Vitamin A moisturisers may sometimes have a temporary drying effect as the skin adapts to the application of Vitamin A. This reaction should disappear about 2-3 weeks after the skin has adjusted. 

The reason for the dryness is that in some people the enzyme systems in the sebaceous glands are more sensitive to Vitamin A and so secretions are reduced. This happens before the waterproofing properties of the skin have been improved, and before the natural moisturising factors are at normal levels.

Eventually, as the metabolic processes begin increasing the production of natural moisturising factors and building up the waterproofing barrier, the dry skin disappears and totally normal skin moisturisation will be achieved. For some this may take up to a few months.

Dr. Pen Australia woman washing face in basin as part of skincare routine

What to do if you have a retinoid reaction

A retinoid reaction often means that you are using too much Vitamin A too soon. One option is to reduce the amount and/or frequency of the Vitamin A product, so that the skin can adjust at a slower pace. However, if you continue, the reaction will eventually clear. So at the end of the day it’s a personal choice. Not everybody will experience problems; but it’s best to be aware of them and know what to do if you come across these symptoms.

To reduce the severity of a retinoid reaction:

If you’ve enthusiastically started with your Vitamin A products and have had an unexpected reaction, then fear not! These suggestions will help you reduce the symptoms and get your skin acclimatised without an issue:

  • Slow down the usage of Vitamin A. Do so either by using the product less often (i.e. twice a week instead of every day and then gradually increasing usage), or drop to a lower Vitamin A concentration.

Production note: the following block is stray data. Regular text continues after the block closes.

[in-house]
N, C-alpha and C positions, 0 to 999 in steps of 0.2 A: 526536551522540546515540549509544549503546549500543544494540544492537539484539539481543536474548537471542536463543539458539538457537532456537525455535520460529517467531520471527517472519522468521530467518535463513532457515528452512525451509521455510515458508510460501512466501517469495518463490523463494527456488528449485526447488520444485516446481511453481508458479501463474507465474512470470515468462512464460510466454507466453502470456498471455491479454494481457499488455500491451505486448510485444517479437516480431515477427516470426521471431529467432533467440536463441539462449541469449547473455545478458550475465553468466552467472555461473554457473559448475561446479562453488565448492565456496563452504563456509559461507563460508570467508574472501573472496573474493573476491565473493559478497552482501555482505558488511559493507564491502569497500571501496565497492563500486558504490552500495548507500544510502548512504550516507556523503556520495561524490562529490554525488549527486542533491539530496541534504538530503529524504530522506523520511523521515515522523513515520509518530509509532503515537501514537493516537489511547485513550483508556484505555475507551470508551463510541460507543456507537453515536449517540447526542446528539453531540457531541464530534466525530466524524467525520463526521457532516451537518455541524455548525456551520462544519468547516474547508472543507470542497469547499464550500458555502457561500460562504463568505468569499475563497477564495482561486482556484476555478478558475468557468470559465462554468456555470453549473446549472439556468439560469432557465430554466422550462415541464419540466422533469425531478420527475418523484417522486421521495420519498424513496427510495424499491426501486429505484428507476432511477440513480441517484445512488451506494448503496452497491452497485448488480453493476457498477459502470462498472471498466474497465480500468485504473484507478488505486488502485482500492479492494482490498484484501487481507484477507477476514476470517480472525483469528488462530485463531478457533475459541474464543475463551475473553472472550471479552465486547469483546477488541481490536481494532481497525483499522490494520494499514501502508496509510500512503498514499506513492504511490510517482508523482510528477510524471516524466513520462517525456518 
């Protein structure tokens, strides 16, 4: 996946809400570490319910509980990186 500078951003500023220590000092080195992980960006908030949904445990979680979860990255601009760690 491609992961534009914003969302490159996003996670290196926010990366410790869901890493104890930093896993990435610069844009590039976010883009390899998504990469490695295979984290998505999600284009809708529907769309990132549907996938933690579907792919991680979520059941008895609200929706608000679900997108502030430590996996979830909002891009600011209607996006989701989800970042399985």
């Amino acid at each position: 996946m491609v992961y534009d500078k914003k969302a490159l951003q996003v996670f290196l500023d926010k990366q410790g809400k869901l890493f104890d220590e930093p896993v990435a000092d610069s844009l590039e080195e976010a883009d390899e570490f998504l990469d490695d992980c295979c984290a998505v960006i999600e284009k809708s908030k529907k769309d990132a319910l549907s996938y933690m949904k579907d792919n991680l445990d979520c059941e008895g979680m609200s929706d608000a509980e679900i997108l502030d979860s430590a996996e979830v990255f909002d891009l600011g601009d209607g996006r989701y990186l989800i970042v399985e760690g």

• It’s best to start everyone on the lowest dose Vitamin A moisturisers, or seek Vitamin A products that have been paired with complementary ingredients that soothe the skin, allowing you to benefit from Vitamin A’s anti-ageing properties whilst not compromising the integrity of the skin barrier.

  • Remember the rule: start low, go slow!

  • Any reaction will clear as soon as you stop using the product. The skin will never be permanently damaged - so if the reaction is causing you distress, you can always stop.

If you’re able to have the patience to start introducing Vitamin A/retinol to your routine slowly, allowing your skin the chance to adjust to Vitamin A is one of the best gifts you can ever give your skin!

It's anti-ageing benefits are potent, so if you can, be patient and stick with it. We guarantee you’ll be obsessed with the results! 

For a great retinol starting point, try our 30ml Retinol Serum, which comes in our Anti-Ageing Powerhouse Serum Pack of Three alongside Vitamin C for brightening, and Hyaluronic Acid for supreme hydration and comfort.

Our Retinol serum is 2.5% concentration - this is a relatively high retinoid concentration, which gives you maximum anti-ageing benefit. To counteract any side effects and keep your skin comfortable, also included in the formulation is Hyaluronic Acid and Vitamin E.

Hyaluronic Acid will draw water molecules to the skin and help the skin latch onto them, keeping the skin hydrated and plump - this counteracts the potentially drying side effects of the retinol.

Vitamin E is a great barrier repairer and keeps the skin barrier in good condition, making it a perfect addition to our retinol formulation to preserve the integrity of the skin cells whilst the Vitamin A works its restorative, regenerating magic!